By Robin Alberti
WALLINGFORD—A gathering Sunday, Oct. 9, in Wallingford was held to dedicate a new veterans’ memorial at Veterans Park. Commander of American Legion Post #52 Tom Truex welcomed community members and honored guests. Chaplin of Post #52, Mark Loseby, introduced Master of Ceremonies Joseph Will, a former U.S. Army Green Beret and Vietnam Veteran. The key note speaker was Colonel Sherman Hunt, a veteran with 37 years of service to our country, having served two tours in Afghanistan and been decorated with over a dozen medals and awards. He remains on duty in the G2 Section of the Joint Force Headquarters at Camp Johnson in Colchester, Vt.
A common theme shared by all who spoke at the dedication was gratitude and respect for those who served our country, in wartime and peace, and to their families who sacrifice so that their loved ones can keep the rest of us safe and ensure the freedoms and liberties we enjoy as citizens of the U.S.A.
Joe Will shared the purpose of such memorials in his role as master of ceremonies. The first memorials were written on cave walls, he noted. Memorials and monuments are there to remind us of something or someone that had an impact and should not be forgotten. The sacrifices made by the brave men and women of our armed forces should never be forgotten. Their families deserve our appreciation and respect as well, for without their support, members of our military would not be able to focus on their jobs, Will continued.
Joe Will shared a story about a farmer, “Old Charlie,” who before he turned the farm over to his son, poured a concrete slab in the middle of his front lawn, and placed his old plow on it. He did it to remind himself of the good and the bad of running a farm and providing for his family. Old Charlie’s wife planted a garden around the concrete slab. She put up lights on the plow at Christmas time. Every farmer and their wives who saw it thought it was great. It was a fitting symbol, a tool of his trade.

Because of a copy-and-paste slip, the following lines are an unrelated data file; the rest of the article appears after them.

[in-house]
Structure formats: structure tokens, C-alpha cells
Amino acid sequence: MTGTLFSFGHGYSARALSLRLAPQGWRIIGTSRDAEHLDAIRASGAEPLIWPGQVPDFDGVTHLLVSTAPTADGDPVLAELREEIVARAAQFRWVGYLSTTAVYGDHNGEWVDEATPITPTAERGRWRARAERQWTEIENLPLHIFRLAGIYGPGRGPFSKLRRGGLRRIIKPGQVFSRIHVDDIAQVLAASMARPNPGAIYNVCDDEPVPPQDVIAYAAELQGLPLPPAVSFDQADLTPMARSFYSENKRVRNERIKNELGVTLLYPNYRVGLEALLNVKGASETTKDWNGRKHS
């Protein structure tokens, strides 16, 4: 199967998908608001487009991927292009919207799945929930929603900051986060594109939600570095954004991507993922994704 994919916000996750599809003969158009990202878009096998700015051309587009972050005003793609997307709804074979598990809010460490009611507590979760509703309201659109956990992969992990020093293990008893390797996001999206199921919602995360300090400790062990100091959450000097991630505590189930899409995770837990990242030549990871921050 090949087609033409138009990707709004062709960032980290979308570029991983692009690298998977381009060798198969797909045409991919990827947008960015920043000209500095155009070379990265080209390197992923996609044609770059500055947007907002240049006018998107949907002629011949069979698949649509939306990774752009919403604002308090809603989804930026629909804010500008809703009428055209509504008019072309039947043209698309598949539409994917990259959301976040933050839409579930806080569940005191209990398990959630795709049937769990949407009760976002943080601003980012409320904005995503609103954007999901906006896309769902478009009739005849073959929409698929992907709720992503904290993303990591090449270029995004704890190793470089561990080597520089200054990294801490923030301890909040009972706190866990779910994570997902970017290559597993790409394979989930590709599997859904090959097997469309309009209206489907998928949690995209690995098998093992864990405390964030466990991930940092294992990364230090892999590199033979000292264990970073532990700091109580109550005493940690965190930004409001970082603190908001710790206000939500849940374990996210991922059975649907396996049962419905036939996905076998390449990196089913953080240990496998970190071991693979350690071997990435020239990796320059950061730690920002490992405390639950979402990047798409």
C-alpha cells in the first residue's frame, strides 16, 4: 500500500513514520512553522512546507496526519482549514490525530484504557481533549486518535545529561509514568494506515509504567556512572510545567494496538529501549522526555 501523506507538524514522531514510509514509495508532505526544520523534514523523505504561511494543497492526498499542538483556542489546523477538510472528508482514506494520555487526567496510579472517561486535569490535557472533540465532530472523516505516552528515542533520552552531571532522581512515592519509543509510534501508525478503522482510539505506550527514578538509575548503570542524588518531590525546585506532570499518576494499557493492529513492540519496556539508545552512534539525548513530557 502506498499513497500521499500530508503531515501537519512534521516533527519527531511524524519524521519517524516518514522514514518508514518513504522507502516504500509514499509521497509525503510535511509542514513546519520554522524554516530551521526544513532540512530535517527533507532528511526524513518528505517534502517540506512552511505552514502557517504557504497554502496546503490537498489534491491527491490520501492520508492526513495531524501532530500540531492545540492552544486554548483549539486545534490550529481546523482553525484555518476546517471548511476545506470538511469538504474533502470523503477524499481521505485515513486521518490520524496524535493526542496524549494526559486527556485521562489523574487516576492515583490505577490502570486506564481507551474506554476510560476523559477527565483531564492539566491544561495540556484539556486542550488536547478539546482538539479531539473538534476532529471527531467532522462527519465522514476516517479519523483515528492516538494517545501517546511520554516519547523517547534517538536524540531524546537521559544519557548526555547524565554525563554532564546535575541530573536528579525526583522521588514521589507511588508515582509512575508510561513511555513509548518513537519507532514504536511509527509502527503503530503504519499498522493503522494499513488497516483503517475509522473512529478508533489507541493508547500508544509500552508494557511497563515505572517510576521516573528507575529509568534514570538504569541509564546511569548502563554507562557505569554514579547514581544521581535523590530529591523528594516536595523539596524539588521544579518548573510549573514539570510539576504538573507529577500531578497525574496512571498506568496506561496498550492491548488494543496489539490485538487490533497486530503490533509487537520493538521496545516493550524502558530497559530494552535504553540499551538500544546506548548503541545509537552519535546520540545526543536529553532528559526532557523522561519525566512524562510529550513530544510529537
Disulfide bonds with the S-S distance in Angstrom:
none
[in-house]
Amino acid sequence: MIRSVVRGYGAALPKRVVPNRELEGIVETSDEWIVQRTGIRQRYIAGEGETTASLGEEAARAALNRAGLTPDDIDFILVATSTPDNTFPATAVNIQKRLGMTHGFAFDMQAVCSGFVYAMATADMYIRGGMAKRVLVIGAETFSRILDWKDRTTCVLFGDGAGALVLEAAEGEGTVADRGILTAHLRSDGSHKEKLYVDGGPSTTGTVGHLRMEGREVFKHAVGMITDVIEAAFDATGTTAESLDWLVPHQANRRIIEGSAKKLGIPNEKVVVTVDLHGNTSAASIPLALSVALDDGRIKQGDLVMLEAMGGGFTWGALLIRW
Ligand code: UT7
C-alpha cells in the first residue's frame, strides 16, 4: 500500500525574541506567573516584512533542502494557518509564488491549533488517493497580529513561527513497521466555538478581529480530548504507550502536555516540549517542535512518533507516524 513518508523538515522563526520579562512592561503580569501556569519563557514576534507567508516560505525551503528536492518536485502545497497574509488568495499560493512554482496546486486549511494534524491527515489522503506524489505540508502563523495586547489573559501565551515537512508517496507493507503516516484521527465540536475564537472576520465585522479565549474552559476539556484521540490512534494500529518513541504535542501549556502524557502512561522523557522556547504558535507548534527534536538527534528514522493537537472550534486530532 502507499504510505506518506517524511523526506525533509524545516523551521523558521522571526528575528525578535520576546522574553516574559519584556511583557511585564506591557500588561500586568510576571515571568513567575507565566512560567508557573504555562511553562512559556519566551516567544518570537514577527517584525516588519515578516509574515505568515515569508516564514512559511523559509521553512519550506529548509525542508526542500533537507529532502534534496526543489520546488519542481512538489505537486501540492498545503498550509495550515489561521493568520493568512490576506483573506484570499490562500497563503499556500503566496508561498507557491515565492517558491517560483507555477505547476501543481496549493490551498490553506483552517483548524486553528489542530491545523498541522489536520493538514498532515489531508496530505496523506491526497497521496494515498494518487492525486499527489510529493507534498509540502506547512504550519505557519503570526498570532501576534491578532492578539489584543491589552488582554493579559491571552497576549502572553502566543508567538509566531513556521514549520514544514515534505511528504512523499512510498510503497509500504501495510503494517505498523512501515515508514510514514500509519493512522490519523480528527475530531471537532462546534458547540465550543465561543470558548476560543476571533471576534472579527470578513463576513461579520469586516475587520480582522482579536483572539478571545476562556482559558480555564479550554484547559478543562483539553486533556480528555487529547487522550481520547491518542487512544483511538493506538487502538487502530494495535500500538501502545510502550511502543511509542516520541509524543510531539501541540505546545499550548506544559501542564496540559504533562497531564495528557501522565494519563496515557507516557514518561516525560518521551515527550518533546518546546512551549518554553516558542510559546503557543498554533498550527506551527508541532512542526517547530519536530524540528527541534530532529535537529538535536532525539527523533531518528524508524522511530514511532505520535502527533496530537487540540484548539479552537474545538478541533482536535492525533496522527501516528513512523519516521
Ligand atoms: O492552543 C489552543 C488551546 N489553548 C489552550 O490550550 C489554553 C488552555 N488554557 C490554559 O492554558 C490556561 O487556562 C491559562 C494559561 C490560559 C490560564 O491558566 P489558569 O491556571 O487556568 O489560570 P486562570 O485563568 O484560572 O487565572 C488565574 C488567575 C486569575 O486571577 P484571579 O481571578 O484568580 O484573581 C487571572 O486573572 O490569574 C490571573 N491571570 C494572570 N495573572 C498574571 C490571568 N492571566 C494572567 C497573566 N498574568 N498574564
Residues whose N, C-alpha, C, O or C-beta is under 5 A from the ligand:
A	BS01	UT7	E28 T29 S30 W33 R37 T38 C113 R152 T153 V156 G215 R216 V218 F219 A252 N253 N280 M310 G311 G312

Similarly, Will said the use of the howitzer (a weapon used by the United States Army in the Vietnam War, the First Gulf War, and the Iraq War) is a fitting memorial, a tool of the trade for the military.
Col. Hunt reminded attendees that all veterans take an oath. They pledge to serve and protect people they do not even know, he said. Many soldiers return from war with both visible and non-visible wounds, and throughout history they have not always been welcomed back with respect and gratitude, he continued. Many who returned from the Korean War were confused and unrecognized. Those who came back from Vietnam were disrespected, misunderstood and even ridiculed. We need to remember all soldiers are following orders, so whether or not you agree with what our military is engaged in, the individuals deserve recognition and respect for what they do, Hunt implored. They fight so the rest of us can enjoy our freedoms, he said.
Back in June of 2014, American Legion Post #52 received permission from the Wallingford Select Board to add a memorial to Veterans Park, located on Route 7 in the town of Wallingford.